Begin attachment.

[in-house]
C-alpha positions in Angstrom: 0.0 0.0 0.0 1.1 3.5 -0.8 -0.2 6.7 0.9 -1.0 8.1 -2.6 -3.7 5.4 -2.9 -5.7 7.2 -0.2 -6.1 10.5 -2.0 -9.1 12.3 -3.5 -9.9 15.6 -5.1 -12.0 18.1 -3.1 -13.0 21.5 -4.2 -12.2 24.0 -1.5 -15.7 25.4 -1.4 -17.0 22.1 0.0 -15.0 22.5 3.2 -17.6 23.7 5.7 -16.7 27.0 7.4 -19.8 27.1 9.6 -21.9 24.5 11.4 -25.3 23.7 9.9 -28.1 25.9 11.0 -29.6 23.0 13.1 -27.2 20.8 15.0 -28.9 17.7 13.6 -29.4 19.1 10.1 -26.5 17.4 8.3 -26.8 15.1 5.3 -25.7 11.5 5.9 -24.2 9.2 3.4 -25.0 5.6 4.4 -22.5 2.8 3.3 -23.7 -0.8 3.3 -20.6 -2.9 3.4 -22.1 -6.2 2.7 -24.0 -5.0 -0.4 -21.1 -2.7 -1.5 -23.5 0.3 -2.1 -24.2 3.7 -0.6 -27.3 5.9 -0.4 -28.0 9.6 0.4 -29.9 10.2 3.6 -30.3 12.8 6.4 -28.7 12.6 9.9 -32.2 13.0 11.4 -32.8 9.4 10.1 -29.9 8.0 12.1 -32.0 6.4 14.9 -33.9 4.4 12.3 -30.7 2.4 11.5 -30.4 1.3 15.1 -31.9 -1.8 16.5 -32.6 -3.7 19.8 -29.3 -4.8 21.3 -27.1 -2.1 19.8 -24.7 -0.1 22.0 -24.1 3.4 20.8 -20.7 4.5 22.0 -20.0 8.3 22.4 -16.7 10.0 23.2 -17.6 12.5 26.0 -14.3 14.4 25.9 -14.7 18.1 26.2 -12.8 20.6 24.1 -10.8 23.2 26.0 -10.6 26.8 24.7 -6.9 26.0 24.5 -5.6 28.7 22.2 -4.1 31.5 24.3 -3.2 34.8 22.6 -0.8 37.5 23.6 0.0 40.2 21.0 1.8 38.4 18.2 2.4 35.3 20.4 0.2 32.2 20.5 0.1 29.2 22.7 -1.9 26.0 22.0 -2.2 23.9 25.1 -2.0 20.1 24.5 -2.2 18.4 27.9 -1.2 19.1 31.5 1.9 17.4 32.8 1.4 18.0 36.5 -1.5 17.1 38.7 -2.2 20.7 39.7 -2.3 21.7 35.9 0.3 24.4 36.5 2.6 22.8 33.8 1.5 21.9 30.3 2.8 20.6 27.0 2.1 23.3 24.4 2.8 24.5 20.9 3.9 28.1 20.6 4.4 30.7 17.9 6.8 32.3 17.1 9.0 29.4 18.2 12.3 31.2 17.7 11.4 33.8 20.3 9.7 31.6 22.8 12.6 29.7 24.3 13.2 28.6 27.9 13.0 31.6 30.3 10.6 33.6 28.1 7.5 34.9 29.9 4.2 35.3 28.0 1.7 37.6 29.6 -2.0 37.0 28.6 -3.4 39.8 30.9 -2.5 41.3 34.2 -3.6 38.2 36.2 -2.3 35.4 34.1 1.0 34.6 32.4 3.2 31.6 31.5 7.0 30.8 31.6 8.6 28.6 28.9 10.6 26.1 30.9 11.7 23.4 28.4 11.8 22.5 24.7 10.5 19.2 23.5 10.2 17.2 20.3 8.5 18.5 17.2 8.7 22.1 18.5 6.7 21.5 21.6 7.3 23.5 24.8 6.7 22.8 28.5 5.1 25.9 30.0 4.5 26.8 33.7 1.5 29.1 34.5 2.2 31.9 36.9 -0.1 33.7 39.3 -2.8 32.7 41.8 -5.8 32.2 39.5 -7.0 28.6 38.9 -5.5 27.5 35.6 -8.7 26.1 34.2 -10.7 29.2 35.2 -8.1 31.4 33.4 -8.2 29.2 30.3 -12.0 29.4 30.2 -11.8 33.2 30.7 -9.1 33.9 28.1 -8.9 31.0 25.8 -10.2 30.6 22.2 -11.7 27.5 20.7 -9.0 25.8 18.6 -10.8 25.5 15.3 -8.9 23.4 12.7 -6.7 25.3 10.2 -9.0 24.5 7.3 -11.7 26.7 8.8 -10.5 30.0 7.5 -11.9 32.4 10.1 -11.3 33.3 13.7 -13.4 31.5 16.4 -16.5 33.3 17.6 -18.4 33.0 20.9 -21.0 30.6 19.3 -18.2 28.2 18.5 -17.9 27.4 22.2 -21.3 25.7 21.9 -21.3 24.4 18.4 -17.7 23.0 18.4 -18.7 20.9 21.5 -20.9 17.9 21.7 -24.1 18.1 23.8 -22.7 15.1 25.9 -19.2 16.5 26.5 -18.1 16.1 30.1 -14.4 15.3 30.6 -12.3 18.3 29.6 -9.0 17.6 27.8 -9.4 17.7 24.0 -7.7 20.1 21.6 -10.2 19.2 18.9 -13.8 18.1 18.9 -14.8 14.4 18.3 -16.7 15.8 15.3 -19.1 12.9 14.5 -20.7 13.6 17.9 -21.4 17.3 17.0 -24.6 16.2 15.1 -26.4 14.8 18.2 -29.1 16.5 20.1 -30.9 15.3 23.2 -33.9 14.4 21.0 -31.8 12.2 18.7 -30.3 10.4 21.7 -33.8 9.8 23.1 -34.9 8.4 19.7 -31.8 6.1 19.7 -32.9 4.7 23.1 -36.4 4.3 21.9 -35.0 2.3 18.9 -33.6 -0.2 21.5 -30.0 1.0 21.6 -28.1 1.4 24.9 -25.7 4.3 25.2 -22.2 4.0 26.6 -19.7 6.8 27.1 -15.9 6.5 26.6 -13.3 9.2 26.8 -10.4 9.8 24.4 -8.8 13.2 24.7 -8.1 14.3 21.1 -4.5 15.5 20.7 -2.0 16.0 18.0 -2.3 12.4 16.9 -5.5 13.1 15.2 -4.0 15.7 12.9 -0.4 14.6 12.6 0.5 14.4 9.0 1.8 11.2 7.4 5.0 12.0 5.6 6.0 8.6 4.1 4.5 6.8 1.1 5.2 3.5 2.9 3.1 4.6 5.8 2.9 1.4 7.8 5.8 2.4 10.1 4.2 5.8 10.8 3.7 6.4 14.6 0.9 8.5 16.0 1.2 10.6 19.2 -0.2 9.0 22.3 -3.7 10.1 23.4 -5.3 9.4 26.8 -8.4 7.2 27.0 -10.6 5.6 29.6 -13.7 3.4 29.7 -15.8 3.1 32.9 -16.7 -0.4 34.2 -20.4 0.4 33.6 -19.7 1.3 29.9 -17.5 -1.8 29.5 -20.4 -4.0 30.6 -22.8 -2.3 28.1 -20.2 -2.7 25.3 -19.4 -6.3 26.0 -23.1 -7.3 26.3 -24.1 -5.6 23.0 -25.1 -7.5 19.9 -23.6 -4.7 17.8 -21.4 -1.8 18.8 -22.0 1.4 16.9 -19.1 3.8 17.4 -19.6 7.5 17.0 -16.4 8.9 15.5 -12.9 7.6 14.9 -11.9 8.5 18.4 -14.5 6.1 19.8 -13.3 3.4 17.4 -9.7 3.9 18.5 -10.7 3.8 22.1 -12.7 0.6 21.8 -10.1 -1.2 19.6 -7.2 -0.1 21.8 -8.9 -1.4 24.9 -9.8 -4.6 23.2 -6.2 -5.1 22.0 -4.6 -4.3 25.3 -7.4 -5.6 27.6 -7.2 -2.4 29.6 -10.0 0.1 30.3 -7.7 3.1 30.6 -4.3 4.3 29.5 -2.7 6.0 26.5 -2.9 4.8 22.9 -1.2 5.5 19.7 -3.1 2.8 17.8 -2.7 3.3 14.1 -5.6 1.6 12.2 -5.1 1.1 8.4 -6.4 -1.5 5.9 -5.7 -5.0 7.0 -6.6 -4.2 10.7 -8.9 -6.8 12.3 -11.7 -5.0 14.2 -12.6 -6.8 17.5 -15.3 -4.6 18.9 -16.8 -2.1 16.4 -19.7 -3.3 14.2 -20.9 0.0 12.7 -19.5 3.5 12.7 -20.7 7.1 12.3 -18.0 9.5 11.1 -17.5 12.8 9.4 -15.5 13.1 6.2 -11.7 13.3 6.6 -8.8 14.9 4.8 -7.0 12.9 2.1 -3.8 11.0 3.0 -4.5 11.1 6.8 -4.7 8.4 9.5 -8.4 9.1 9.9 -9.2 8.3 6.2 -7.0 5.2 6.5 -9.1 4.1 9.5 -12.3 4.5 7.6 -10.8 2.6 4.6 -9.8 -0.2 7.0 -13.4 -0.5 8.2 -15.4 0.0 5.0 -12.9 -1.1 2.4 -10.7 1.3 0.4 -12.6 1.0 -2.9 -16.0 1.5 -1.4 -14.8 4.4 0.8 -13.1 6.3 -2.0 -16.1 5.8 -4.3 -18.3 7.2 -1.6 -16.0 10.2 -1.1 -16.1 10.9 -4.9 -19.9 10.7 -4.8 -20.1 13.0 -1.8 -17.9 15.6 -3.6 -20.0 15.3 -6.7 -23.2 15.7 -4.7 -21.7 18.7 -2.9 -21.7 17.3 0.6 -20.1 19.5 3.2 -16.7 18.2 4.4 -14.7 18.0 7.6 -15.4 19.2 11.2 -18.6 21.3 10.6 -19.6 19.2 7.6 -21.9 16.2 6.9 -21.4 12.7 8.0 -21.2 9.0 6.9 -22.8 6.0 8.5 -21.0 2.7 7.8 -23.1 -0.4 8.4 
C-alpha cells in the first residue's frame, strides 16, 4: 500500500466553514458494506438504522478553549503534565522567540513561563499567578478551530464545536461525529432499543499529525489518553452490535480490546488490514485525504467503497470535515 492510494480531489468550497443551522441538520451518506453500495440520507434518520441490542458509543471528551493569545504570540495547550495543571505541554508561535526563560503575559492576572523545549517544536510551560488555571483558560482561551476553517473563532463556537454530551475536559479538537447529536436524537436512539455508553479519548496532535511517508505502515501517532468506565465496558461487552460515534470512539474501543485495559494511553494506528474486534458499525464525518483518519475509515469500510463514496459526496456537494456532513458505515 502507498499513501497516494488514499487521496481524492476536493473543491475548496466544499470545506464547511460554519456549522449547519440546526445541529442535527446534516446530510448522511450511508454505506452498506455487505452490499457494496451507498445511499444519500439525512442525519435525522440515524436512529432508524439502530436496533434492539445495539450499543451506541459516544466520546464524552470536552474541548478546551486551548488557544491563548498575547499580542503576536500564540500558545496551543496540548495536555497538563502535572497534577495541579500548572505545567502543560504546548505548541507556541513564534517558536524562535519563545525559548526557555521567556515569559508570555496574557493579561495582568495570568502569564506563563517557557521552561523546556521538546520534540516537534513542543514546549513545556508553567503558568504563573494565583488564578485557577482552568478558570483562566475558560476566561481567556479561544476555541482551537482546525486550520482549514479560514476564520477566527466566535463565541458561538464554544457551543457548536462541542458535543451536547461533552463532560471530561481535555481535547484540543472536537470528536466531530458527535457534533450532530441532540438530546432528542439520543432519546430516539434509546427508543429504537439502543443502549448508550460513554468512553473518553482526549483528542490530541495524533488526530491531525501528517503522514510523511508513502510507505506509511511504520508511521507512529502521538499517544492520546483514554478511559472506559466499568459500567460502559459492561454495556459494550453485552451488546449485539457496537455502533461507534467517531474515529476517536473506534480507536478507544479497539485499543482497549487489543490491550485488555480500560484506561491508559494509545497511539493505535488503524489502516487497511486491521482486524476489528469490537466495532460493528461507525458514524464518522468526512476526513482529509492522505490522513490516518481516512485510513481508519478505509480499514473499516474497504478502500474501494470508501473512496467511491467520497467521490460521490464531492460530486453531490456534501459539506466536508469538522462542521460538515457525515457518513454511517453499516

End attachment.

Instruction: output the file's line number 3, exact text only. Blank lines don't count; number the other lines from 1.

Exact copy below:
C-alpha cells in the first residue's frame, strides 16, 4: 500500500466553514458494506438504522478553549503534565522567540513561563499567578478551530464545536461525529432499543499529525489518553452490535480490546488490514485525504467503497470535515 492510494480531489468550497443551522441538520451518506453500495440520507434518520441490542458509543471528551493569545504570540495547550495543571505541554508561535526563560503575559492576572523545549517544536510551560488555571483558560482561551476553517473563532463556537454530551475536559479538537447529536436524537436512539455508553479519548496532535511517508505502515501517532468506565465496558461487552460515534470512539474501543485495559494511553494506528474486534458499525464525518483518519475509515469500510463514496459526496456537494456532513458505515 502507498499513501497516494488514499487521496481524492476536493473543491475548496466544499470545506464547511460554519456549522449547519440546526445541529442535527446534516446530510448522511450511508454505506452498506455487505452490499457494496451507498445511499444519500439525512442525519435525522440515524436512529432508524439502530436496533434492539445495539450499543451506541459516544466520546464524552470536552474541548478546551486551548488557544491563548498575547499580542503576536500564540500558545496551543496540548495536555497538563502535572497534577495541579500548572505545567502543560504546548505548541507556541513564534517558536524562535519563545525559548526557555521567556515569559508570555496574557493579561495582568495570568502569564506563563517557557521552561523546556521538546520534540516537534513542543514546549513545556508553567503558568504563573494565583488564578485557577482552568478558570483562566475558560476566561481567556479561544476555541482551537482546525486550520482549514479560514476564520477566527466566535463565541458561538464554544457551543457548536462541542458535543451536547461533552463532560471530561481535555481535547484540543472536537470528536466531530458527535457534533450532530441532540438530546432528542439520543432519546430516539434509546427508543429504537439502543443502549448508550460513554468512553473518553482526549483528542490530541495524533488526530491531525501528517503522514510523511508513502510507505506509511511504520508511521507512529502521538499517544492520546483514554478511559472506559466499568459500567460502559459492561454495556459494550453485552451488546449485539457496537455502533461507534467517531474515529476517536473506534480507536478507544479497539485499543482497549487489543490491550485488555480500560484506561491508559494509545497511539493505535488503524489502516487497511486491521482486524476489528469490537466495532460493528461507525458514524464518522468526512476526513482529509492522505490522513490516518481516512485510513481508519478505509480499514473499516474497504478502500474501494470508501473512496467511491467520497467521490460521490464531492460530486453531490456534501459539506466536508469538522462542521460538515457525515457518513454511517453499516